(CNN) - The Republican National Committee alleged Friday that previously confidential papers from the Clinton White House were improperly withheld from the public for over a year and requested the National Archives provide its correspondence with the offices of Bill and Hillary Clinton regarding the review and release of the material.
David Powers, the RNC's senior counsel, requested in a letter Friday to the Archives that the agency turn over "any documents, correspondence, and e-mails" it exchanged with representative of the Clintons regarding the "review, consideration, or withholding" of the documents, which he says includes "some communications with Hillary Clinton."
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In response to the request, which was filed under the Freedom of Information Act, Archives spokesman Chris Isleib said in an email to CNN the agency "will process this FOIA request like we do all others."
A source close to President Clinton told CNN, "We have nothing to do with when (the Archives) puts them on the website or makes them available in the Clinton Library Reading Room."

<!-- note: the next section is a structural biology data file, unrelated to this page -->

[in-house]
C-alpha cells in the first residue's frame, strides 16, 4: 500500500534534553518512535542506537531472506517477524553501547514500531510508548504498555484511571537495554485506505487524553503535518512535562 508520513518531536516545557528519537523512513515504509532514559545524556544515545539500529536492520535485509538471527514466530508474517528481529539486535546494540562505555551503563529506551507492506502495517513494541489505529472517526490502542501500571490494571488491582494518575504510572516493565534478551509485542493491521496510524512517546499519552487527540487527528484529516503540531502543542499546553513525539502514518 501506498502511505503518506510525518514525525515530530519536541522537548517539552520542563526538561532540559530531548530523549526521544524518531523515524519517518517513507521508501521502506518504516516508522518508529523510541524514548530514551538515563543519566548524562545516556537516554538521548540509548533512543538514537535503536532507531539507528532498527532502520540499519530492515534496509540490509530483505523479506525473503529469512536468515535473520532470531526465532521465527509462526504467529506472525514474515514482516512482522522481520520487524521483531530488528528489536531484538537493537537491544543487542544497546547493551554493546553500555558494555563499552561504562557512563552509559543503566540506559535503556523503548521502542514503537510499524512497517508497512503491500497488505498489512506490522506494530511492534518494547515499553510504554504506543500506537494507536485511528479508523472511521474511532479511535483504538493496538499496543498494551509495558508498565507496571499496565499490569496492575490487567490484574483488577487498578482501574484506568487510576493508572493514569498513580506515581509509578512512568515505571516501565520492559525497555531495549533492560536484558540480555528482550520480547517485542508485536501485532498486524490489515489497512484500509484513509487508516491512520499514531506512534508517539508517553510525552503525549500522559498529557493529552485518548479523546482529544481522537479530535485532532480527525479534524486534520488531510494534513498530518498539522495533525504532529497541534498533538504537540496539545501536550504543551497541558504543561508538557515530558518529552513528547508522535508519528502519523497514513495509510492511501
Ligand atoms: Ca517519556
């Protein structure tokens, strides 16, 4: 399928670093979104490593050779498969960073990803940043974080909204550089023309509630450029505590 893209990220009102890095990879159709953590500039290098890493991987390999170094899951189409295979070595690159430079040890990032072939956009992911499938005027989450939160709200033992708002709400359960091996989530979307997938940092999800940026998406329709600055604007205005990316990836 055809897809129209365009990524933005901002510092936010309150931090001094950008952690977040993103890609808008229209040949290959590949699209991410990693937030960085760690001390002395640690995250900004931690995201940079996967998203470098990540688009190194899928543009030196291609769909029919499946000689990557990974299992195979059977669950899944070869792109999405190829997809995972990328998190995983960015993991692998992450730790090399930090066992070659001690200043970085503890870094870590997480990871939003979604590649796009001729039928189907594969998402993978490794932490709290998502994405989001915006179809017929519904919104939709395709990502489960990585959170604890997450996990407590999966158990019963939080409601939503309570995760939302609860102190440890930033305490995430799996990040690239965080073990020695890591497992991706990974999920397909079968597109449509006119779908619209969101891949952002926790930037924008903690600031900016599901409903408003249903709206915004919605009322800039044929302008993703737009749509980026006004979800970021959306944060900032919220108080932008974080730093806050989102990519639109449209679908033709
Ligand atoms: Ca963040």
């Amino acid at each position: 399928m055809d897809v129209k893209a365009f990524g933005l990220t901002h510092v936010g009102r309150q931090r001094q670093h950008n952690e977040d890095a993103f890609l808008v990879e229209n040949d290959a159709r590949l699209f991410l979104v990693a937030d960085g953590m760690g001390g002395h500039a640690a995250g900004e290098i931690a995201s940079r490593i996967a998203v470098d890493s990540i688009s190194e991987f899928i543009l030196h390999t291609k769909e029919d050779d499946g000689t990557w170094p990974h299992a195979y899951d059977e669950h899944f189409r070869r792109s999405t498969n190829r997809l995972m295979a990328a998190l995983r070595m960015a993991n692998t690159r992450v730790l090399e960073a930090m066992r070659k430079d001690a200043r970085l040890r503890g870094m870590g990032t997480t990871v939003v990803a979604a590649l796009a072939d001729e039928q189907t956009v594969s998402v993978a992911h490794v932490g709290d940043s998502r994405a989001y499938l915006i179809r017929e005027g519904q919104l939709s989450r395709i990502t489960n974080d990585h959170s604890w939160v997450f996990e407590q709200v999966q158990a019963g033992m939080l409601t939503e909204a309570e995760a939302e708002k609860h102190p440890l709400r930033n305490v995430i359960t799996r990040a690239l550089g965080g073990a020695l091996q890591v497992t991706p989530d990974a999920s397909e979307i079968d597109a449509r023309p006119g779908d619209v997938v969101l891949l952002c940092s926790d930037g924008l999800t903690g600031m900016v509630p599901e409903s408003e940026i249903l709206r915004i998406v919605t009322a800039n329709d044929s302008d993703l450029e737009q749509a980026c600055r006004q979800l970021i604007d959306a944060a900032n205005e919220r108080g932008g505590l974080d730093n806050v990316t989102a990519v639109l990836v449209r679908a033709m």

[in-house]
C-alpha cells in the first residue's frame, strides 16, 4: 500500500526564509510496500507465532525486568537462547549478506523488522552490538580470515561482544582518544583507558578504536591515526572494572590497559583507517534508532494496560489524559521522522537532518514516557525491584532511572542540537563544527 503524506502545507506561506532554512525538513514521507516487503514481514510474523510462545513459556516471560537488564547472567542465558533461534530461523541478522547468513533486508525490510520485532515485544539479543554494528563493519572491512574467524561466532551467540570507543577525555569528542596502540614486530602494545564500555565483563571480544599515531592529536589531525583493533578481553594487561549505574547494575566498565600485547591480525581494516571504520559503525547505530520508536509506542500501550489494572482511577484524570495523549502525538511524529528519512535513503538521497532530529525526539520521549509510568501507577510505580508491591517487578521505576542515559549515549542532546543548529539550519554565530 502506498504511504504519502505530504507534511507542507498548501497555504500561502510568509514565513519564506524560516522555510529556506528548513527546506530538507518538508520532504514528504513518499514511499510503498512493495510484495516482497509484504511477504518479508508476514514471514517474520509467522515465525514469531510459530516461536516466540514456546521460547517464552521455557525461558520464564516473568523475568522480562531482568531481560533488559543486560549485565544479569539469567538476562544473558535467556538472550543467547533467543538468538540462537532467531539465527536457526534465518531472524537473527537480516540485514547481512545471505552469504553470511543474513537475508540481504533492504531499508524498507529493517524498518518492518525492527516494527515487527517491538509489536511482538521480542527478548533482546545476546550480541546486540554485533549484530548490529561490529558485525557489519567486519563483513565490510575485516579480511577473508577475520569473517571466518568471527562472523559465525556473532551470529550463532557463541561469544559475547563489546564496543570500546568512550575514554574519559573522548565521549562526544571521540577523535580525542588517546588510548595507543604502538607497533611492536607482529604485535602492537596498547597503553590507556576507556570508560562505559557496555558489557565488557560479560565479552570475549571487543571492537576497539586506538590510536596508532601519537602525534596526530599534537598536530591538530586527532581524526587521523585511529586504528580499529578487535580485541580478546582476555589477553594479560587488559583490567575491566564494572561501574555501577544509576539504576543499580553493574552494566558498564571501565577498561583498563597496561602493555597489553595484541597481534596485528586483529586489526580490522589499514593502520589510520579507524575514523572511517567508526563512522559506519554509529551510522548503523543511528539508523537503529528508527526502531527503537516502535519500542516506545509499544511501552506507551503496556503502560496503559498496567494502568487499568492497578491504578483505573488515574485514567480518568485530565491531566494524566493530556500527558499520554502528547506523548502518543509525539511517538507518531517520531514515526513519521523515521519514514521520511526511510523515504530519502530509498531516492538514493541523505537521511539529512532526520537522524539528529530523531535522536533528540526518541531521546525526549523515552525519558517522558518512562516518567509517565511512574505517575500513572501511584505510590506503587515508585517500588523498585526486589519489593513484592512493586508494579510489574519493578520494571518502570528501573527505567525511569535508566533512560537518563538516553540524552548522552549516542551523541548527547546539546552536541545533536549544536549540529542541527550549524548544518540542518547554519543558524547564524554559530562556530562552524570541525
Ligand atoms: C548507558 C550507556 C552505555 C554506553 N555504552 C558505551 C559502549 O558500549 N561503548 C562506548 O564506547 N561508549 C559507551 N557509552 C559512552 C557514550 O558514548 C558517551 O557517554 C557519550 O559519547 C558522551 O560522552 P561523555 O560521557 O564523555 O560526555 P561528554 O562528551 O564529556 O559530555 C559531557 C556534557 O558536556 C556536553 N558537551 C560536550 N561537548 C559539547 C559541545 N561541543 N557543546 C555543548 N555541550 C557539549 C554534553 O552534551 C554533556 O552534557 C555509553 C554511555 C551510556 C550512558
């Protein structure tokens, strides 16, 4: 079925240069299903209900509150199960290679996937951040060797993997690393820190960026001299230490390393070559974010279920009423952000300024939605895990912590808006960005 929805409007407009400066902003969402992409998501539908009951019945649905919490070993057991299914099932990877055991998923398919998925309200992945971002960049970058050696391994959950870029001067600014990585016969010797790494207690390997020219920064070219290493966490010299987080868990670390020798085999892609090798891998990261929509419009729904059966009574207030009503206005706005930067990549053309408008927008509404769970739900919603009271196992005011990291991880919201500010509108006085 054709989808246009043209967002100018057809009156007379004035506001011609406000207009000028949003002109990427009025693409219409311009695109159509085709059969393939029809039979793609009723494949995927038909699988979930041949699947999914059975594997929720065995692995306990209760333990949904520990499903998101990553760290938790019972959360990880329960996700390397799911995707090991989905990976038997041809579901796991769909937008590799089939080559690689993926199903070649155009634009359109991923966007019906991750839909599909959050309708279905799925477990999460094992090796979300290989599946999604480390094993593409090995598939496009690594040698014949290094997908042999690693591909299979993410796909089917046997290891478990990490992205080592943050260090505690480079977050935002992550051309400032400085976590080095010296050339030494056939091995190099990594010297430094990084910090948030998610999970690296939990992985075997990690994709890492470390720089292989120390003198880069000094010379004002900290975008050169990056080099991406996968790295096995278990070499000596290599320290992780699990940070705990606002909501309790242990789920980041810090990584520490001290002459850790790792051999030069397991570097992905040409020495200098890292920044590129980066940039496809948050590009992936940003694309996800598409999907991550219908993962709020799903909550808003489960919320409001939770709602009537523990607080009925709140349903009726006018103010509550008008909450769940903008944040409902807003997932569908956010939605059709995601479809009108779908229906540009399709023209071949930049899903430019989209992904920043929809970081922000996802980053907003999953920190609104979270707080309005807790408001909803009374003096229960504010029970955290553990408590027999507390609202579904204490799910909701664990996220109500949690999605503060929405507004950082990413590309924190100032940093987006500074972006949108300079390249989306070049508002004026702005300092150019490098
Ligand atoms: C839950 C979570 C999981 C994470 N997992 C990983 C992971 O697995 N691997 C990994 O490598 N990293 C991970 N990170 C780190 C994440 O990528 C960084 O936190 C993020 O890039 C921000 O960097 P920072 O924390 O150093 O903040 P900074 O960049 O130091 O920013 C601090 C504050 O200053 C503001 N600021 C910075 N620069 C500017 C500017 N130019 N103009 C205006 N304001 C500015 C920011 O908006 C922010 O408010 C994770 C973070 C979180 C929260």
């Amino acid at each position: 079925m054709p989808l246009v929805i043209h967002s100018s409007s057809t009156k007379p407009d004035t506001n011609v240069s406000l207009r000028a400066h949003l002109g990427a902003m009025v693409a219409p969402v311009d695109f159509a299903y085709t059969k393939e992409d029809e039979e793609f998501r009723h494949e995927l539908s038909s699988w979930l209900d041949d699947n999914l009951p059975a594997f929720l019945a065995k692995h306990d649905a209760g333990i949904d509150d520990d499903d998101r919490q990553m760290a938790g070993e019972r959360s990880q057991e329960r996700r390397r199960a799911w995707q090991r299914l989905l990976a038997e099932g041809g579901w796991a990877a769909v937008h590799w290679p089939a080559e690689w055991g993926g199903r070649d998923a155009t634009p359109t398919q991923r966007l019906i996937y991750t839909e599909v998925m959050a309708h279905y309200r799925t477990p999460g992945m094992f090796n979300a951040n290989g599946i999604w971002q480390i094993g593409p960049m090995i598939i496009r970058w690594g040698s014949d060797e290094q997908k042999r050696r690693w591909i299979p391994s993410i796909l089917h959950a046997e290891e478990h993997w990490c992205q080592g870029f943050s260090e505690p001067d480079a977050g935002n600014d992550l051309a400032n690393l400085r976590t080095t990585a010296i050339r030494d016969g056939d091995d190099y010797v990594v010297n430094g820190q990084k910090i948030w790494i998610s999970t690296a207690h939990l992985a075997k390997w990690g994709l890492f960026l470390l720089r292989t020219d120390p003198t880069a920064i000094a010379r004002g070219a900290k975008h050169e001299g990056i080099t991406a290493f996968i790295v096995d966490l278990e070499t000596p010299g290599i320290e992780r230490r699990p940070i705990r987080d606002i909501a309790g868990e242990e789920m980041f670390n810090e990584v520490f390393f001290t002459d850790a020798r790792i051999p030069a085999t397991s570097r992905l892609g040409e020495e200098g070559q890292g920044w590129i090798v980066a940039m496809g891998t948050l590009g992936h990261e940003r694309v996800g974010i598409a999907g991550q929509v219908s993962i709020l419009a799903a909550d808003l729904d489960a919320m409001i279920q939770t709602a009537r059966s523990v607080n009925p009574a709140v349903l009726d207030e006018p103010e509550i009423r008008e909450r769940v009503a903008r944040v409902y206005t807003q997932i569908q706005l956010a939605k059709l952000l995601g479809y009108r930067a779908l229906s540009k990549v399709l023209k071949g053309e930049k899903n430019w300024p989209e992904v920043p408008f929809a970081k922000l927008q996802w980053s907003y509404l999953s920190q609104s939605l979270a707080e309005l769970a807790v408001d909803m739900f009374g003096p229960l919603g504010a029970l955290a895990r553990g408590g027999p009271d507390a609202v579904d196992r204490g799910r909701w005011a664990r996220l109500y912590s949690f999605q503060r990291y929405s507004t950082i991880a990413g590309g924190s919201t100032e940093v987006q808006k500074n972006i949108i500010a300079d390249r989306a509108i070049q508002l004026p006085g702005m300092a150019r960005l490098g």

Huge trove of documents
At issue are approximately 33,000 pages of documents from Bill Clinton's eight years in office that became eligible for public release in January 2013 under the Presidential Records Act of 1978, pending a review of by Archives staff and The White House.
Of particular interest to Republicans is information pertaining to Hillary Clinton, first lady from 1993-2001 and a potential presidential candidate in 2016.
The law established the public ownership of White House records starting with the Reagan administration, but it carved out several restrictions where certain documents could be withheld for 12 years after a President leaves office.
The restricted material includes confidential documents relating to appointments for federal office and correspondence between the President and his advisers as well as correspondence between advisers.
January 20, 2013, marked 12 years since Clinton left office, but the documents in question remained outside public reach for an additional 13 months.
A sitting President may assert executive privilege to withhold documents. Currently, approximately 8,000 of the 33,000 pages of documents at issue are still under review by the White House until March 26.
Former Presidents may request that executive privilege be asserted to withhold particular documents, but the ultimate authority lies with the current president.
Few headlines so far